Balance poses help us with the juggling act that is daily life, we all strive to achieve a sense of equilibrium. In yoga, finding skillful balance and a sense of ease in a pose is a metaphor for finding balance in our own lives. The mat provides a place to develop concentration and awareness that can be transferred to the rest of the day.
Balance poses build strength because we have to support our own body weight. This increased strength is not only physical; balance poses also help us develop mental and emotional stamina. They are also integral poses for increasing core strength in the abdominal and low back areas, thereby improving overall posture.
To achieve balance poses with the greatest of ease, use the following techniques:
1. Focus your awareness on the breath. Breathing steadily and evenly provides an anchor for even the shakiest of poses.
2. Find a drishti, or focus, for the eyes to gaze upon (one that will not move).
3. Engage the entire body, particularly the core muscles of the abdominal area and lower back.
4. Don’t be discouraged – it can take time to build physical stamina and mental concentration.
5. Working with a teacher on new or challenging poses can be helpful.
Vrksasana (Tree Pose)
Stand with your legs together and straight. Stretch out your toes on your left leg to gain more balance. Lift your right foot off the floor and place it in one of the following positions: against the ankle of your standing leg, across your standing leg, or pressing the sole of your foot against your calf or the inside of your thigh on the standing leg. Avoid placing the sole of your foot on the inside of your knee, as you want to avoid placing lateral pressure on your knee. Different arm positions can make the pose more challenging. Repeat on the other side.
Focus: On the breath, lengthening the spine, and pressing the foot into the leg and the leg into the foot.
Variations: Arm positions can vary and include arms out to the sides; palms of the hands together in front of the heart; palms of the hands together overhead; arms outstretched overhead. Each variation provides a different sense of balance.
Virabhadrasana III (Warrior III)
Stand with one foot forward with the knee bent, the other foot back behind you (in Warrior I). Start placing more of your weight on the front foot as you lift the back foot off the floor. Straighten the front leg and extend the back leg behind you with your toes pointed away from your body. Keep your hips level and begin with your palms together in front of your heart. Repeat on the other side.
Focus: Engage the abdominal muscles by drawing gently in at the navel and keeping the hips level.
Variations: Arm variations create more challenge. If you have low back pain, keep the arms close to the body, otherwise, you can experiment: spread your arms like wings, or for a greater challenge, extend your arms out in front of you alongside your head.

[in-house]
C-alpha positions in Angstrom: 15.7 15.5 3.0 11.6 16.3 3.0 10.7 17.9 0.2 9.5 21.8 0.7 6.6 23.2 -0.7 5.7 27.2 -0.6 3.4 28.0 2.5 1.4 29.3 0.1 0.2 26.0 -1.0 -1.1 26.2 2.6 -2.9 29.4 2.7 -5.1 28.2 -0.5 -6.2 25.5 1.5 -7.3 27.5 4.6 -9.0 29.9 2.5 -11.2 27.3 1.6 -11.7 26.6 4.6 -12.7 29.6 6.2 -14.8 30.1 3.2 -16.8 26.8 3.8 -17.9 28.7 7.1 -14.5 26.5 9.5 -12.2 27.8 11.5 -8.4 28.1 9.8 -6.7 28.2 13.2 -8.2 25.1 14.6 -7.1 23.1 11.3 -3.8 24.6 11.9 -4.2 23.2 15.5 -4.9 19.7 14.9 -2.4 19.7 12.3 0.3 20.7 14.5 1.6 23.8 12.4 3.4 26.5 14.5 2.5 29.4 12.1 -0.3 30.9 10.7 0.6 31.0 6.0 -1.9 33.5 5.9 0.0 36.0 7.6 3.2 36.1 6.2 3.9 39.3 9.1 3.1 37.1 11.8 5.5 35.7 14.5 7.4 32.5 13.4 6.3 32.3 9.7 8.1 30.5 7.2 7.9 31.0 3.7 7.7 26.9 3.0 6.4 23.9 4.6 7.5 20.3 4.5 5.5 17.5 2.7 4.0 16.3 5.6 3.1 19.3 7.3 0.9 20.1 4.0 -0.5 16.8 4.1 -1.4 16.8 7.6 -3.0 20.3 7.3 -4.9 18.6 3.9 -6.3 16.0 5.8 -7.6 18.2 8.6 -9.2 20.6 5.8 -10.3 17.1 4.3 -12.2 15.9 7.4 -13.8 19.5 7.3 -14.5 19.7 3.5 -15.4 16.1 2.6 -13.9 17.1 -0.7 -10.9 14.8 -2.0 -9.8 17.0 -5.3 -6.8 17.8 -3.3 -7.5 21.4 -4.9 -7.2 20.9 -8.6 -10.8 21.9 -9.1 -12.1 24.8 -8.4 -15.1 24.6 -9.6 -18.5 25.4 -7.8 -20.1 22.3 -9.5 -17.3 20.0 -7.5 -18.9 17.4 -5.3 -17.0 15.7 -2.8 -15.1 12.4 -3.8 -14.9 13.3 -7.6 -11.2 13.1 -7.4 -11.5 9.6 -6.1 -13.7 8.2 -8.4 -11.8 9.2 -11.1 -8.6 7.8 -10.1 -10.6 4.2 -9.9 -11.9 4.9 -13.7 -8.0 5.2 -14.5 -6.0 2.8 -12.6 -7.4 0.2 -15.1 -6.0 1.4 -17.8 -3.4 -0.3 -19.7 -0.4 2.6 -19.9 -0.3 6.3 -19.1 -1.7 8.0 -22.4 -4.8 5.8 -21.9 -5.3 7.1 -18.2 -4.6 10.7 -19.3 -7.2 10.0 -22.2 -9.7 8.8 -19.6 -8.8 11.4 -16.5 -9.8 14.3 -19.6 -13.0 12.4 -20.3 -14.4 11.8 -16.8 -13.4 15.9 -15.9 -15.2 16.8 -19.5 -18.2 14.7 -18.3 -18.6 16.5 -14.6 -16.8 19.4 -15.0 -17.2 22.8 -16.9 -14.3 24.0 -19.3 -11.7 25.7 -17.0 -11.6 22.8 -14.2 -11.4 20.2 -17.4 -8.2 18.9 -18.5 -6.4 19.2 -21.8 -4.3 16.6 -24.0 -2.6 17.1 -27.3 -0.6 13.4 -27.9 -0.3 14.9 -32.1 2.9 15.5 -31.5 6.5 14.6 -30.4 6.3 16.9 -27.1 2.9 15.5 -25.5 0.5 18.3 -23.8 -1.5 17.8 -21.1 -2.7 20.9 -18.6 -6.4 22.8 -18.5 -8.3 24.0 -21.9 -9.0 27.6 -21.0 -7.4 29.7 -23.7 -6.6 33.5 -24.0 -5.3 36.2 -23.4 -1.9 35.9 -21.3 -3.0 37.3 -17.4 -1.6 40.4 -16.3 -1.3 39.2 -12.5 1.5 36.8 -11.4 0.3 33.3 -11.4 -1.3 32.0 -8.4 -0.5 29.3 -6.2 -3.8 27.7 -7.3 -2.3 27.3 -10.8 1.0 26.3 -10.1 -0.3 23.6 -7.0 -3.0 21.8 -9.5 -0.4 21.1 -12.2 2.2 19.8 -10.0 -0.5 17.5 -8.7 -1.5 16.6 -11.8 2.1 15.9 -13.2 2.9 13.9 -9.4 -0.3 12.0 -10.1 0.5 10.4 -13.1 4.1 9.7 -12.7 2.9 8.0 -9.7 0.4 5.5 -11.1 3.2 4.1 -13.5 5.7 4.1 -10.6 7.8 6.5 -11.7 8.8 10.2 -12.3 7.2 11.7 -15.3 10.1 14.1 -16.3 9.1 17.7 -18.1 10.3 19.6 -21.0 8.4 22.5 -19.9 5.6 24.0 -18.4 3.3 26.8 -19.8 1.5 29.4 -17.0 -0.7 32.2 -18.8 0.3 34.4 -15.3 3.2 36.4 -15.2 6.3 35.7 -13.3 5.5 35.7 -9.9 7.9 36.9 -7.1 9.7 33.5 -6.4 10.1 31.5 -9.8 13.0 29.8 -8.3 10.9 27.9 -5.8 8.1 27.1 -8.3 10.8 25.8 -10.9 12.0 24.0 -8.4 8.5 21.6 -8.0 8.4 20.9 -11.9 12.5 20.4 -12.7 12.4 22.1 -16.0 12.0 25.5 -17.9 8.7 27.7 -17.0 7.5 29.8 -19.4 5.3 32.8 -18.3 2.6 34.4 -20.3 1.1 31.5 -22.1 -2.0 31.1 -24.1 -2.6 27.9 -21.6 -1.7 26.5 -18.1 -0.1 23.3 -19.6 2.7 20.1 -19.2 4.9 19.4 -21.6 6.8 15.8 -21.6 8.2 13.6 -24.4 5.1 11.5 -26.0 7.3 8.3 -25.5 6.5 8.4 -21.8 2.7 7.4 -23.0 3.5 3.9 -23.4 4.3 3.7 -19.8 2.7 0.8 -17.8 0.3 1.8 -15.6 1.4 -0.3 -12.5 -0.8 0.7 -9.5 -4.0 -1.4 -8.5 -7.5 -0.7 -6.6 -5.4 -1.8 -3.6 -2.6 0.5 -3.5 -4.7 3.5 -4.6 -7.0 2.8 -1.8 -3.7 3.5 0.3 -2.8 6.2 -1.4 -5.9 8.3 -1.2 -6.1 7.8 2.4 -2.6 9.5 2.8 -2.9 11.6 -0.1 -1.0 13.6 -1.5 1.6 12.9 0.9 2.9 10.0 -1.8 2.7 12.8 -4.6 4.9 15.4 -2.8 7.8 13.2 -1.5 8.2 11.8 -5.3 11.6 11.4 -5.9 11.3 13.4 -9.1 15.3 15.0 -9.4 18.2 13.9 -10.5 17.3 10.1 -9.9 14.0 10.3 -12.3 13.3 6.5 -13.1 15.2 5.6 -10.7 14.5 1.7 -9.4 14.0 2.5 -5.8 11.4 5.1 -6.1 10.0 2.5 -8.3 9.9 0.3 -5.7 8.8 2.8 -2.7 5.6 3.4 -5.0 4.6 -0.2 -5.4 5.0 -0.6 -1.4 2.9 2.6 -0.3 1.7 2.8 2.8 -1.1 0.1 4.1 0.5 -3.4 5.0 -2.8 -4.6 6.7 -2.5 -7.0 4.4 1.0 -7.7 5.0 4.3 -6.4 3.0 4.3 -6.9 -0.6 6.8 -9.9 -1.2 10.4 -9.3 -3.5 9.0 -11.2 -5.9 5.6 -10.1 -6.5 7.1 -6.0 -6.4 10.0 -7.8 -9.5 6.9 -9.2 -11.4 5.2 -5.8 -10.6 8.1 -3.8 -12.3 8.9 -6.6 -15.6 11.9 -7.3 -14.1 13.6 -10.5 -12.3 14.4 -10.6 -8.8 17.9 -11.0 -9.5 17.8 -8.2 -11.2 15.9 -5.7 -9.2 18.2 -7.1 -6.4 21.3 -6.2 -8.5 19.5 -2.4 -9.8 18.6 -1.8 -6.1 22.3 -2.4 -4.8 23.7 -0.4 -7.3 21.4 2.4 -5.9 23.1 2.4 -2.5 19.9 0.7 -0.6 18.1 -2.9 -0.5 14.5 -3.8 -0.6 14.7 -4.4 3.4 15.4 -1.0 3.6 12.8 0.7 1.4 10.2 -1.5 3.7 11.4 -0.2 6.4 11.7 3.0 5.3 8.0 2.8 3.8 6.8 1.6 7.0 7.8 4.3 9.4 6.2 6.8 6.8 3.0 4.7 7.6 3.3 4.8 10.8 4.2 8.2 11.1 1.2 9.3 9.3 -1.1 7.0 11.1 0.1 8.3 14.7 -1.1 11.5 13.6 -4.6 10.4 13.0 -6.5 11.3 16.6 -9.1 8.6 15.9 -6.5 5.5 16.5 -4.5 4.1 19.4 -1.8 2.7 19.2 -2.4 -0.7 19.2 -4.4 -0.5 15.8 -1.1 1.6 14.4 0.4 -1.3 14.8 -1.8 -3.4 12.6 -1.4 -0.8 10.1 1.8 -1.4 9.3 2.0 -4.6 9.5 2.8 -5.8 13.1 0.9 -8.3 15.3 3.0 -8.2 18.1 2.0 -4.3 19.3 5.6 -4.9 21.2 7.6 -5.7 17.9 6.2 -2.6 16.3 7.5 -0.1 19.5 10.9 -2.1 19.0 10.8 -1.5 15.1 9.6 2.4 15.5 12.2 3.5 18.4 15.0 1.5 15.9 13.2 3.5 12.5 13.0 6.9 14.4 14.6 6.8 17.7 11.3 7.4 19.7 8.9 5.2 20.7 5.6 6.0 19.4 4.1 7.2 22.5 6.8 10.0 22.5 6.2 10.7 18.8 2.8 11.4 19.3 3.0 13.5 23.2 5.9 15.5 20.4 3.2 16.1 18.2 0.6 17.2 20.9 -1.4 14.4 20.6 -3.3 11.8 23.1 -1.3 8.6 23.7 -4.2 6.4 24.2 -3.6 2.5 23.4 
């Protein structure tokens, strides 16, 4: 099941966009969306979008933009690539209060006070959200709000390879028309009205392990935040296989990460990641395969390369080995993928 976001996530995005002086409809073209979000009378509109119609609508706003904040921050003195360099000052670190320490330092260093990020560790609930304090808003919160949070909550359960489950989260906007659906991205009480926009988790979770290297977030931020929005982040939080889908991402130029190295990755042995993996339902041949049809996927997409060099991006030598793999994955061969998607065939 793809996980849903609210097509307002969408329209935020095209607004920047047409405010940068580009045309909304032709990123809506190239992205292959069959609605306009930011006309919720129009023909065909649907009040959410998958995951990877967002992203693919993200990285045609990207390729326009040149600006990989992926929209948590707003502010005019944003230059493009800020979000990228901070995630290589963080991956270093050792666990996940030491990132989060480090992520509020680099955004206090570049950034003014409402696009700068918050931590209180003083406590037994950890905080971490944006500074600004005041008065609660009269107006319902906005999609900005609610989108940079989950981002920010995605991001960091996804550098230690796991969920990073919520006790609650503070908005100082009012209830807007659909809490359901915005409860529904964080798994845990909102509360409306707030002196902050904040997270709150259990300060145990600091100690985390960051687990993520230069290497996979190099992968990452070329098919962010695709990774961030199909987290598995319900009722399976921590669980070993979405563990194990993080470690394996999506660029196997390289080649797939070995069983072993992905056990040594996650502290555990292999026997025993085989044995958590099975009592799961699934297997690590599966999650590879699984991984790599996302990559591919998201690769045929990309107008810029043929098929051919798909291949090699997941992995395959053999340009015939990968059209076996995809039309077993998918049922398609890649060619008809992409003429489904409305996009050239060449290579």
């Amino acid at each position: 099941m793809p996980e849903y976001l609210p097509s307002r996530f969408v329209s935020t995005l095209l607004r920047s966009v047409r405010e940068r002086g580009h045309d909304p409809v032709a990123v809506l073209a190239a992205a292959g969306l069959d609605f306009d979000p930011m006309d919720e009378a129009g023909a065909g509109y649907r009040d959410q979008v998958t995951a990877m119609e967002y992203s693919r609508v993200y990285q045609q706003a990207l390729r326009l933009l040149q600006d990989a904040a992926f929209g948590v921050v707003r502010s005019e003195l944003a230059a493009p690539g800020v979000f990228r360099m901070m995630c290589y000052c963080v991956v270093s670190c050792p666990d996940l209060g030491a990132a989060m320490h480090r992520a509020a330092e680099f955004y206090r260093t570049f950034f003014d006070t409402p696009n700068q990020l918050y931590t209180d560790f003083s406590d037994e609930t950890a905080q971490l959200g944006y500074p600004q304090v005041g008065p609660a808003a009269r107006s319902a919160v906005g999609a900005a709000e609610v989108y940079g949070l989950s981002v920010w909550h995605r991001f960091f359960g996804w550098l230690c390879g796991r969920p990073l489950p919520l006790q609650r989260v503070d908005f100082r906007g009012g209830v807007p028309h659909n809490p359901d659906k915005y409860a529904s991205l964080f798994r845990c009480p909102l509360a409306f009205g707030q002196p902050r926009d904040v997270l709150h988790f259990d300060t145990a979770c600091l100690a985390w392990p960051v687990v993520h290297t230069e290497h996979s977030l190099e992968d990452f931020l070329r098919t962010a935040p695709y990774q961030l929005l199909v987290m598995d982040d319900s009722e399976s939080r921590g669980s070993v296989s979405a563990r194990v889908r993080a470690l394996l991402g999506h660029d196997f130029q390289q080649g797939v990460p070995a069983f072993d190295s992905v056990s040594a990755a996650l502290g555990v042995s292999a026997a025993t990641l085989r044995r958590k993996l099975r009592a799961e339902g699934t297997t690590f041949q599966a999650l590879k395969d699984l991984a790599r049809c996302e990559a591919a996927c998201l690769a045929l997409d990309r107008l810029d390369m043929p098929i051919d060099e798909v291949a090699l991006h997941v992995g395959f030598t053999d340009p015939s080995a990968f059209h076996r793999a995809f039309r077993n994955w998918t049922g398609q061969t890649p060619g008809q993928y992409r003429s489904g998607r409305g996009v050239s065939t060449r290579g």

Vashistasana (Side Plank)
Begin in plank pose, the start of the push-up position, with your hands beneath your shoulders, legs straight and together, and hips in line with the rest of your body. To come into side plank, place more weight in your right hand, and lift your left hand toward the sky, stretching your hand away from your shoulder. Stack your left foot on top of the right. Engage your abdominal muscles and reach your top arm upwards. Release from the pose by bringing your left hand back down beneath your shoulder, and roll back onto your toes. Repeat on the other side.
Focus: Squeeze your inner legs together and reach your top hand up to the sky.
Variations: Different leg positions allow you to build up to the full pose. Rather than balancing with the feet stacked on each other, start with both knees and lower legs on the floor. Then build up to balancing on the side of just one foot, with the other knee bent and the foot crossed in front of the bottom leg.
Poses in which we remain standing on our own two feet help us find our place in the world.
Poses standing on one leg are more challenging and further inspire us to stand on our own. They also develop core strength and build the muscles of the legs and buttocks. These include variations of tree pose, warrior III, half-moon, standing big-toe, and dancer.
All balance poses add an element of play into practice, and provide a sense of accomplishment. Through practice, we suddenly find ourselves in a pose we never thought possible. Use the mat as a playground, laboratory, place to experiment, and source of inspiration to more successfully juggle the balancing act of daily life.
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